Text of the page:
“It felt pretty good — it was awesome, and we needed that,” said Rozenstruik, who speaks about everything in terms of “we,” meaning his team.
He noted that he was dealing with some personal issues ahead of the fight, though he opted not to expand on matters when asked, and admitted that getting out there and posting another rapid victory helped iron out the issues and get things moving in the right direction.
“I had some personal things, some unhealthy things (to deal with before that fight). It was, ‘So now I feel great, I’ve got this guy in front of me, and the only thing I’m thinking is knock this guy out, win this fight wherever it goes.’ That was my mindset and it goes how it goes.
“It was great and gave us a good feeling,” he continued. “That being done, that being said, we were ready to look forward, and before you know it, we got the Almeida fight.”
A graduate of Dana White’s Contender Series, Almeida arrives at his first main event in the same position Rozenstruik found himself in ahead of his clash with Ngannou: 4-0 in the UFC with four consecutive finishes, though none have come against an opponent as experienced or dangerous as Overeem.
“Malhadinho” broke into the promotion as a light heavyweight in February with a quick stoppage win over Danilo Marques, venturing into the big boy ranks from there and encountering little to no resistance.
He hoisted Parker Porter into the air, deposited him on the canvas, and submitted him with haste. Four months later, he climbed onto the back of Anton Turkalj and submitted “The Pleasure Man” in a 220-pound catchweight bout before earning a Performance of the Night bonus at UFC 283 in January for his second-round TKO win over Russian veteran Shamil Abdurakhimov.
Four straight finishes in the UFC, 13 consecutive victories overall, and an 18-2 record have Almeida heading into this weekend’s main event as the most hyped new arrival in the heavyweight ranks this side of Jon Jones, but Rozenstruik is ready to show him that things won’t be as easy going forward now that he’s poised to start facing the division’s elite and competing in five-round fights.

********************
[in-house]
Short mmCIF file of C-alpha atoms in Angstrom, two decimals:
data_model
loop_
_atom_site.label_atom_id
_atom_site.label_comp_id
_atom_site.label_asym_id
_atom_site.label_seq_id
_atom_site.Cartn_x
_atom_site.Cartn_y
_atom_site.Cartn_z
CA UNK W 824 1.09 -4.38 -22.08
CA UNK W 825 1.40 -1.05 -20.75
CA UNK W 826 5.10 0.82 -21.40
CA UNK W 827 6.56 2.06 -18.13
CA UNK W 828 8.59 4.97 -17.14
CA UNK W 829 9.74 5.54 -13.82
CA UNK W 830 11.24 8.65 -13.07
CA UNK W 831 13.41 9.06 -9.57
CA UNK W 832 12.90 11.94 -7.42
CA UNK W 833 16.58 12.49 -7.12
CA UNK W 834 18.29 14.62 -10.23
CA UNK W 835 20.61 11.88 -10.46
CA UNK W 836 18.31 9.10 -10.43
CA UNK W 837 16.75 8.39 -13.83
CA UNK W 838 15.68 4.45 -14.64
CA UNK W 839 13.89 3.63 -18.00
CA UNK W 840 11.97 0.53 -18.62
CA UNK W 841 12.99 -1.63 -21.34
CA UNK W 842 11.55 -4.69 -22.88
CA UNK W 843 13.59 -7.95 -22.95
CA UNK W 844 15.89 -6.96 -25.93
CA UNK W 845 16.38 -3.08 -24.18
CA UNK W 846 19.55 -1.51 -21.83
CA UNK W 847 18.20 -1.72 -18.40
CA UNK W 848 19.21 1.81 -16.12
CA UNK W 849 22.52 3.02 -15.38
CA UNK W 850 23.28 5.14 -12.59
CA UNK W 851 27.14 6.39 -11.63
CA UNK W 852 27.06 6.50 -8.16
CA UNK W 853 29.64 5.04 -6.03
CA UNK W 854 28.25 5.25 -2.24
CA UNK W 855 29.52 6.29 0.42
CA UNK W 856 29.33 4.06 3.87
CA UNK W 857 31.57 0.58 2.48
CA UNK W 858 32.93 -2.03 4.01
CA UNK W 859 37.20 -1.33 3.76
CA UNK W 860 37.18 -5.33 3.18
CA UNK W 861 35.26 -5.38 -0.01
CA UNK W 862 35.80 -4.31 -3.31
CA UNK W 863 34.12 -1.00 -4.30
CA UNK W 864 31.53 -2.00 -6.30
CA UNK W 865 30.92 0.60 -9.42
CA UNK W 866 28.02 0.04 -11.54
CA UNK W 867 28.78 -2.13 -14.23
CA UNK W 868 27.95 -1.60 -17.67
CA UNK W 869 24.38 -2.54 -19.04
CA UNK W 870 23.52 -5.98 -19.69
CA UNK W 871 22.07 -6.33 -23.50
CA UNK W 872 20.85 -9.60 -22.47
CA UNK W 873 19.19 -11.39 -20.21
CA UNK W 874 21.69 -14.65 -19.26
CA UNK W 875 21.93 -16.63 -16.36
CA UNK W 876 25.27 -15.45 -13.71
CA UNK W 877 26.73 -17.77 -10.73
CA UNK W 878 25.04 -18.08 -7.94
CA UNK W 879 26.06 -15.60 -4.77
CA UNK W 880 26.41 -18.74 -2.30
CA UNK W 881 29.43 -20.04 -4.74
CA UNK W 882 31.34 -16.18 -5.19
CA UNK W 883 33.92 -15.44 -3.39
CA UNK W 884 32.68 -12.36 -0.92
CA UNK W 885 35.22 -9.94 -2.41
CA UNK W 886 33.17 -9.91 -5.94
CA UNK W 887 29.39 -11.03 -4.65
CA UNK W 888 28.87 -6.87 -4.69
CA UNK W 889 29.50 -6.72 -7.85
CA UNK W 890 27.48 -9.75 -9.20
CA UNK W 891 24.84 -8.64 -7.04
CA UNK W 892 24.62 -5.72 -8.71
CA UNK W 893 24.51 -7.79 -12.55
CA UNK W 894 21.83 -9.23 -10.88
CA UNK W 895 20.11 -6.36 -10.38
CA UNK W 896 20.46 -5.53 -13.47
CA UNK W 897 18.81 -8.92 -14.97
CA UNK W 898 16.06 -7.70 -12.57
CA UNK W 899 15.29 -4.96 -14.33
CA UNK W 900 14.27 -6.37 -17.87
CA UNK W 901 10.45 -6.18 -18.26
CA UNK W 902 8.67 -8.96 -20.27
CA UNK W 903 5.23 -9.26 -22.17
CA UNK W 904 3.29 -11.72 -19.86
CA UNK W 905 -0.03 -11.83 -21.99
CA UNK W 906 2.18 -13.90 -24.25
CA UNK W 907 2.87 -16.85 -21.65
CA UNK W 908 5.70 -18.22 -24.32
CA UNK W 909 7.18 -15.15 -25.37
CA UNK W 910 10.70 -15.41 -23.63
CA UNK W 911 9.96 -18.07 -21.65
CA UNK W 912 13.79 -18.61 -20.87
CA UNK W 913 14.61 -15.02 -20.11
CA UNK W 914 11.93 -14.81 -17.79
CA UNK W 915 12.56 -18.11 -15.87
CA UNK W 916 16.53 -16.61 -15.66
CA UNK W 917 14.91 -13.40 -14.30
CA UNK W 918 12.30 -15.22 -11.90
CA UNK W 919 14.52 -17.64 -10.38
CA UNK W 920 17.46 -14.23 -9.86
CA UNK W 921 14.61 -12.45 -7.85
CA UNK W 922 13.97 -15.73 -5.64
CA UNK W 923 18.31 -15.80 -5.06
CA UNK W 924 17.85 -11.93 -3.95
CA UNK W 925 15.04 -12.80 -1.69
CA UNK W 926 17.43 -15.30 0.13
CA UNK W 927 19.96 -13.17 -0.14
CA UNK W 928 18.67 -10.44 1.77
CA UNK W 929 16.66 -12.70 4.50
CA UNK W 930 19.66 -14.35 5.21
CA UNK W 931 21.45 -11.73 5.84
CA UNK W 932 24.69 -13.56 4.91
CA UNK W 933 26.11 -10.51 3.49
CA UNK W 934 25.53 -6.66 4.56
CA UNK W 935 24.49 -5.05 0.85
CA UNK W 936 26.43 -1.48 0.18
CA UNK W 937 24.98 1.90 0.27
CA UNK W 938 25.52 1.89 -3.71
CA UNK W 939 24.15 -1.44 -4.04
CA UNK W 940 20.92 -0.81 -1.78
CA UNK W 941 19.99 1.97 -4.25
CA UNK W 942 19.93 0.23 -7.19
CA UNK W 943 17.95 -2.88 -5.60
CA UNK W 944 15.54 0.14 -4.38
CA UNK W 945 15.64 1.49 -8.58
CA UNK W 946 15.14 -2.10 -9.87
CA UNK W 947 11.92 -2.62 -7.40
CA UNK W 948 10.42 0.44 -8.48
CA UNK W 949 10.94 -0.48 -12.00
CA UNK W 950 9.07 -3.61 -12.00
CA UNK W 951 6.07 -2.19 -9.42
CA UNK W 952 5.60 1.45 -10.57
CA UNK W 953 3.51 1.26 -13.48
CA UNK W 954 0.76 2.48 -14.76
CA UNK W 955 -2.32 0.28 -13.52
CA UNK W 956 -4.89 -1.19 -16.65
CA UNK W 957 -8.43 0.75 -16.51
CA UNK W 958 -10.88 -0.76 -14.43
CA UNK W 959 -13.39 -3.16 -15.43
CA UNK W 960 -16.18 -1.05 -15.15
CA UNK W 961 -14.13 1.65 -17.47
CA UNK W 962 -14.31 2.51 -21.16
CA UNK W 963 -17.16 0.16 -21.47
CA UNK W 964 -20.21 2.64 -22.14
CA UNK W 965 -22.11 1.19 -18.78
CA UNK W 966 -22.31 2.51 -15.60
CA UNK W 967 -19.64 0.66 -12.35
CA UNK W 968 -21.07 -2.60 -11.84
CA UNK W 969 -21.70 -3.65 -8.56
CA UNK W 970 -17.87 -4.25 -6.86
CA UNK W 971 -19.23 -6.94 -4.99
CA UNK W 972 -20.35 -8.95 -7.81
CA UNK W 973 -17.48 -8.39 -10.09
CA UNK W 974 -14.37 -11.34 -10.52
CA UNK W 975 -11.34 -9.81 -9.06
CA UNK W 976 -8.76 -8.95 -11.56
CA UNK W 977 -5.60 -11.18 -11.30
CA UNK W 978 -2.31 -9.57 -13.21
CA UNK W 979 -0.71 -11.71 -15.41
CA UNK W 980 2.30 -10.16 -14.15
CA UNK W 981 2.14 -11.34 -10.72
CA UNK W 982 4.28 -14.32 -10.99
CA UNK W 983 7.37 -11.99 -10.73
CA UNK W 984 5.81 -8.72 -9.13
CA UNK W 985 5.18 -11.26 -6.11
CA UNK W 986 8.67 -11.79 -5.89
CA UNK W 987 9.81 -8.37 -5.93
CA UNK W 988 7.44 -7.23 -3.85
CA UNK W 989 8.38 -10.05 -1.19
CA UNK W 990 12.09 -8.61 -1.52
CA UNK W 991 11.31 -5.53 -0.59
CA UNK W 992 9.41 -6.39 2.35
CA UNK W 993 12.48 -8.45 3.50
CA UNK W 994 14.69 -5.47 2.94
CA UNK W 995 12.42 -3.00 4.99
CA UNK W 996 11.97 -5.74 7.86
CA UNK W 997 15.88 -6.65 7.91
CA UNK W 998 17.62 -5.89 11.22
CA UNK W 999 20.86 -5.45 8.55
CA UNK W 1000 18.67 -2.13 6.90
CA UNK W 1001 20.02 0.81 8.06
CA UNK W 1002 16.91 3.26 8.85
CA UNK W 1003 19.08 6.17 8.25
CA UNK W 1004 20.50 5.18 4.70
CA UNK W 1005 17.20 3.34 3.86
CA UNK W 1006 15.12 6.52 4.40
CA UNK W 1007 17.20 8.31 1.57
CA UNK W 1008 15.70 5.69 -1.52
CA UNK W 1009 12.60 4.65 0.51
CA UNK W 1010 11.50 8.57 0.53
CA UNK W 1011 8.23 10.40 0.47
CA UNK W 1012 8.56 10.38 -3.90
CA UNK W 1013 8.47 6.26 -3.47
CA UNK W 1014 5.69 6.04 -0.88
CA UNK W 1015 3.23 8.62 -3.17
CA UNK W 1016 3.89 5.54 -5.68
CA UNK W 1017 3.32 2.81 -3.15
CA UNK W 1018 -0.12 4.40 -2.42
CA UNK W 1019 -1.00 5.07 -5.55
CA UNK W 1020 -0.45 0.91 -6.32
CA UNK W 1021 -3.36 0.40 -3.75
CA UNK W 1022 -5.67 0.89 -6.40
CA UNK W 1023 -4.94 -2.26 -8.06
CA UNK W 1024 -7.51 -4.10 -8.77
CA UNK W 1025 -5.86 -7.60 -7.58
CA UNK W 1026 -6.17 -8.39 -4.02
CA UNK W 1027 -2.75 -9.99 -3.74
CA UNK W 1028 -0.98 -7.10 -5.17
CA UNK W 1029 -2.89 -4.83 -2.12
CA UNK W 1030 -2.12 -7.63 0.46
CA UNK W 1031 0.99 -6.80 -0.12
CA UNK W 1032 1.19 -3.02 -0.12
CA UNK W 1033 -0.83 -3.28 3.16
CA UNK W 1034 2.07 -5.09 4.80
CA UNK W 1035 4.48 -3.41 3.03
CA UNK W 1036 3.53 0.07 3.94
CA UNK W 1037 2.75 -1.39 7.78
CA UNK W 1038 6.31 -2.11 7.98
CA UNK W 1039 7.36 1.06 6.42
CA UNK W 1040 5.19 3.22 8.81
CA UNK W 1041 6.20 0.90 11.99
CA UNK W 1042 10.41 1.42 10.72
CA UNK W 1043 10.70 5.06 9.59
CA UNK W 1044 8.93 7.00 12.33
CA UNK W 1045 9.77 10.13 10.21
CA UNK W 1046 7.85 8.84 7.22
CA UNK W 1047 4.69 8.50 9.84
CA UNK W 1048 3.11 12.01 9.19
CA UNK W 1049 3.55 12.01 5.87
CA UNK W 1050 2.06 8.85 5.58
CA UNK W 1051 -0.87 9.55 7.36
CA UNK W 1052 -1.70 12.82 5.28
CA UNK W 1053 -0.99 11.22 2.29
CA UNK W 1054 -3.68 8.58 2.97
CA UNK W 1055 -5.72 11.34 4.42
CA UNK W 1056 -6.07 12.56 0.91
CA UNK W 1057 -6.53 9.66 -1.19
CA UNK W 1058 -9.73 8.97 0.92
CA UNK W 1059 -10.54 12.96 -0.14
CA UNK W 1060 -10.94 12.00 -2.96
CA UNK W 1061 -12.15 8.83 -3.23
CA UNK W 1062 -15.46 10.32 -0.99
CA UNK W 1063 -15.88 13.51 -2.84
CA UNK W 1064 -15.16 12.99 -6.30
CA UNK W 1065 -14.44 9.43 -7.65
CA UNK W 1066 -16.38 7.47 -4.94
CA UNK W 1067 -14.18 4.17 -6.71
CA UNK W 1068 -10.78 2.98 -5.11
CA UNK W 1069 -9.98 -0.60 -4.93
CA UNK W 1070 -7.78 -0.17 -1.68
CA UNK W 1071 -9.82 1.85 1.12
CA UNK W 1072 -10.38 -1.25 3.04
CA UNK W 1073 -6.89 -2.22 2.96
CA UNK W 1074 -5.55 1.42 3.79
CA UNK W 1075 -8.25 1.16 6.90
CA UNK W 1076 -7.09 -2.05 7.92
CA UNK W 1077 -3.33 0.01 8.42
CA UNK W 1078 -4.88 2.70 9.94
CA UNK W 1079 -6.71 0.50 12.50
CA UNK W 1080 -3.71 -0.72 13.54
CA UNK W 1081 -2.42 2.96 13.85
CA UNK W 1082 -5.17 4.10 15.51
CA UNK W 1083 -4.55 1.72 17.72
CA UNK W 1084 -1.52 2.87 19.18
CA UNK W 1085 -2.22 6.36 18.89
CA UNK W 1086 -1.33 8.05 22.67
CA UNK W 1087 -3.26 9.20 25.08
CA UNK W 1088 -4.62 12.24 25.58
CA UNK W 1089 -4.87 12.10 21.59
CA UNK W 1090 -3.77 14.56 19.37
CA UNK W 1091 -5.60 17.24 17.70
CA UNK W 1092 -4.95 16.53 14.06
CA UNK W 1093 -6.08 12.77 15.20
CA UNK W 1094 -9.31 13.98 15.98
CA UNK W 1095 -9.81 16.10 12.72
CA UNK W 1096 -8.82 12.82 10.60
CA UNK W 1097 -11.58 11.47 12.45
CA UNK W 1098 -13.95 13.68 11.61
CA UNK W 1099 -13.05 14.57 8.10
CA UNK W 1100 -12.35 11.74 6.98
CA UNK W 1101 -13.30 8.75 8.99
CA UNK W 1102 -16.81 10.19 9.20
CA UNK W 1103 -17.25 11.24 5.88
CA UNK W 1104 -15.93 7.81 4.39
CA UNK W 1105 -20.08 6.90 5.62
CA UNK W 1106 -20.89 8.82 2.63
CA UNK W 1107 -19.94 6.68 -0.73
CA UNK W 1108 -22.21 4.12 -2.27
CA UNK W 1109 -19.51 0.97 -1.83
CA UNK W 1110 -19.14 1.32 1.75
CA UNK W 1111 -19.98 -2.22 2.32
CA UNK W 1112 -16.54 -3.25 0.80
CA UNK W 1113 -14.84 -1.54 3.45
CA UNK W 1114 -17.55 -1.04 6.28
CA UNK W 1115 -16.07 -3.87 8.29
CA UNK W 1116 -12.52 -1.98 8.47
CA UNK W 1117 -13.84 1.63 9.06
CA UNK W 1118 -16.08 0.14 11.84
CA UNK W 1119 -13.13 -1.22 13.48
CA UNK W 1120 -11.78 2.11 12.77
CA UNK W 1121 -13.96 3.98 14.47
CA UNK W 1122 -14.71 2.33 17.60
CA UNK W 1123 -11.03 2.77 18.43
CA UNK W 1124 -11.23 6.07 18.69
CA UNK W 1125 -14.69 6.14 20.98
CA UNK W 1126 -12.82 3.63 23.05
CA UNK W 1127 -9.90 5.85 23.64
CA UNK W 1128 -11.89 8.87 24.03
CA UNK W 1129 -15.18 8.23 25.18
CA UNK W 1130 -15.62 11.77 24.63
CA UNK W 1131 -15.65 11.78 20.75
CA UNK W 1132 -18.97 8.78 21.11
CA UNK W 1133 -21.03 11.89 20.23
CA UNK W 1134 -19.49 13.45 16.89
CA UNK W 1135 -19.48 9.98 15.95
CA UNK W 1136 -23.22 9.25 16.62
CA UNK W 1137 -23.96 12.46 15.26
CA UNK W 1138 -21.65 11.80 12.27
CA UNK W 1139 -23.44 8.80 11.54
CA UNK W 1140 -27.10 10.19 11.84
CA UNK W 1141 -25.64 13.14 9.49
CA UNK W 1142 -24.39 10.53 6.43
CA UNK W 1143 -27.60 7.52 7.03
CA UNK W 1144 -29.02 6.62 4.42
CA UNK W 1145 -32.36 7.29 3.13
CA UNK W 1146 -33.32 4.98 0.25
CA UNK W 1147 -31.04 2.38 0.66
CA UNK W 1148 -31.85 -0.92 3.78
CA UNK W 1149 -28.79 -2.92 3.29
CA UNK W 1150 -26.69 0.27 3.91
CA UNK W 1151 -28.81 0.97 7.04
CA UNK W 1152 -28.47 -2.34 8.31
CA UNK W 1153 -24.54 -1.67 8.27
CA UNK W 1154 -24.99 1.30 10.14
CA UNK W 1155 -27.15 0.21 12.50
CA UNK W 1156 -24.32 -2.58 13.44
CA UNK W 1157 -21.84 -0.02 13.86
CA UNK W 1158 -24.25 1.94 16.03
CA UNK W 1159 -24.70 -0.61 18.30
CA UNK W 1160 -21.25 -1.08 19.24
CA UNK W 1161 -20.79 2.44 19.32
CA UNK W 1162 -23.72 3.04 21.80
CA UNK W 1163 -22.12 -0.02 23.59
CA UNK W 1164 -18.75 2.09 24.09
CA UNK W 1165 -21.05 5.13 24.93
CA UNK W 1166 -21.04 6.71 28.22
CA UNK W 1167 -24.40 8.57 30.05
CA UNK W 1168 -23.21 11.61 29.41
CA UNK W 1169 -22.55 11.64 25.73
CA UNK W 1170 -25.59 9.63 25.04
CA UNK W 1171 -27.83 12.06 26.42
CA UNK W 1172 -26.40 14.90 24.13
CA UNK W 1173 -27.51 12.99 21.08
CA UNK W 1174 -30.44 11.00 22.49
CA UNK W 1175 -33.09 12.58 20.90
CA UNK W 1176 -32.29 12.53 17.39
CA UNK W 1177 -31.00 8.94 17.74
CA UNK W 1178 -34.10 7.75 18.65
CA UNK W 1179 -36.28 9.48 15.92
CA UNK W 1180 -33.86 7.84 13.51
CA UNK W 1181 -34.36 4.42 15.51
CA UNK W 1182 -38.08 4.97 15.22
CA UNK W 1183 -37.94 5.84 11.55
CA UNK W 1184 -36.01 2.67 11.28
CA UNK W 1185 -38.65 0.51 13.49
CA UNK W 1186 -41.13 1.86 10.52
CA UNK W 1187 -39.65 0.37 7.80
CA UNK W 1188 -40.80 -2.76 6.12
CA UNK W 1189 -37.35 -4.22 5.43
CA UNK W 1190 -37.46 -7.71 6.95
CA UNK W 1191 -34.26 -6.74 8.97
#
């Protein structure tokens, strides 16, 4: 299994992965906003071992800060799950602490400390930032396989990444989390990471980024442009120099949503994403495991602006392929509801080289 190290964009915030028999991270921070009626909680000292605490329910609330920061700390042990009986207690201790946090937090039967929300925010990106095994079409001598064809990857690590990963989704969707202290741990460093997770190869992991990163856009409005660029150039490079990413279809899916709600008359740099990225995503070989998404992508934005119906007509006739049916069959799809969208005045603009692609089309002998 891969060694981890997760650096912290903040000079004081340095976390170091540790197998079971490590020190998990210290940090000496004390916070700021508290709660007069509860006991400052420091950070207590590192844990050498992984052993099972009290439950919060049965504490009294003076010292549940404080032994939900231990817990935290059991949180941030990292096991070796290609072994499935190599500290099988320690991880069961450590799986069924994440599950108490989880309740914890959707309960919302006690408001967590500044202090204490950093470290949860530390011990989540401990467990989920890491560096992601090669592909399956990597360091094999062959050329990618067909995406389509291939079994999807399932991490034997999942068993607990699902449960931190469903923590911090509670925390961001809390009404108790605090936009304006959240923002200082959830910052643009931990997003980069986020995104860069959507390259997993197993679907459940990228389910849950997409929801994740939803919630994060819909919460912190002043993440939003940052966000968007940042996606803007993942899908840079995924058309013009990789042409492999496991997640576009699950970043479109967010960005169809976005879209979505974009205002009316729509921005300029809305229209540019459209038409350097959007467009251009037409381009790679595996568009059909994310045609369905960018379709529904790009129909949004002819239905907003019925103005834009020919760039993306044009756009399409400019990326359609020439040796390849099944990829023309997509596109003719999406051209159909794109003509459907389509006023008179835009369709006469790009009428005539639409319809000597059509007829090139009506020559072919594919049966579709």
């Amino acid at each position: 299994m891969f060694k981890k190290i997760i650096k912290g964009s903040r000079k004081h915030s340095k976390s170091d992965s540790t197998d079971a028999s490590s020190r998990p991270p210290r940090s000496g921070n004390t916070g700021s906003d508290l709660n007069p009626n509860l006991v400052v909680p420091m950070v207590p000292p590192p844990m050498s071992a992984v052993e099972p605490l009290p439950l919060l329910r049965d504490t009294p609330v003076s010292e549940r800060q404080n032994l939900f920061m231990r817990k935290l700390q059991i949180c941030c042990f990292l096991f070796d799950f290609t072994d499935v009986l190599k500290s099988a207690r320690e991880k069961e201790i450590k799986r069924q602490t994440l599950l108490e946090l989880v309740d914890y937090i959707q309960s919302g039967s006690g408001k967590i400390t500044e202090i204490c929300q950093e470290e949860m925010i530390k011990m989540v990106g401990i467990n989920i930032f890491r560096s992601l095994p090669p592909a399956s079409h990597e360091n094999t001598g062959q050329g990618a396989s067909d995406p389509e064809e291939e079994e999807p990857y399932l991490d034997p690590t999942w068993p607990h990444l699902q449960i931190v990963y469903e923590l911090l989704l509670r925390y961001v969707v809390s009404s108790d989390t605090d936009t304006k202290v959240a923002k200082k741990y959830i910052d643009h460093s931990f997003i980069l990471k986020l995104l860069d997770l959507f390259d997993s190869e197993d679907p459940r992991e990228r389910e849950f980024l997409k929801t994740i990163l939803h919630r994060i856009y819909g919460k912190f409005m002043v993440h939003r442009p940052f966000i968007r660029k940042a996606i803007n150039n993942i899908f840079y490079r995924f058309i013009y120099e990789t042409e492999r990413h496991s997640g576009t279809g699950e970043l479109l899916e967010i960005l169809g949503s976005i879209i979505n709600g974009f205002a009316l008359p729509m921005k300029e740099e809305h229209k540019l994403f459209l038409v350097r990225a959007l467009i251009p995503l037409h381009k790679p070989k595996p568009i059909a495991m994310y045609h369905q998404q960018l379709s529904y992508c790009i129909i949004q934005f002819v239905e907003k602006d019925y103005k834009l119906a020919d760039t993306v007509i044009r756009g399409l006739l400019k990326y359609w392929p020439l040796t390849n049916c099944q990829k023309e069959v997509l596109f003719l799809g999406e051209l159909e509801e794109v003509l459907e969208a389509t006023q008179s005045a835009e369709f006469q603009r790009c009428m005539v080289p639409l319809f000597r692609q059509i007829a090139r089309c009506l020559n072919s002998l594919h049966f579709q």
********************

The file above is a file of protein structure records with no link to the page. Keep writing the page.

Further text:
“He’s talented — he has what it takes to be a fighter, to be a champion,” he said in regards to Almeida, who has suggested he’ll make quick work of Rozenstruik this weekend. “But to be honest, it’s gonna be the first time you see him against a guy that can knock his head off.
“I’m gonna be in his face, punching his face, every time that I can, so it’s gonna be a different fight from the others.
“You’ve got to fight different,” Rozenstruik said of main event fights; Saturday will be his fifth in a dozen UFC appearances. “You can’t go five rounds (makes car racing sound) because after the second round, you’re done. You gotta be thinking about what you’re doing. You’ve gotta be smart.
“It’s a chess game. I’m excited for the challenge, to compete, and to show the world that I’m still great.”
As for those predictions that he’ll be no match for the main event newcomer?
“That’s words and words don’t win fights,” he said. “We’re gonna be in there, bringing the big guns, so he better be ready.
“I’m ready and I can’t wait to go in there May 13, show myself, have this competition, and feel great.”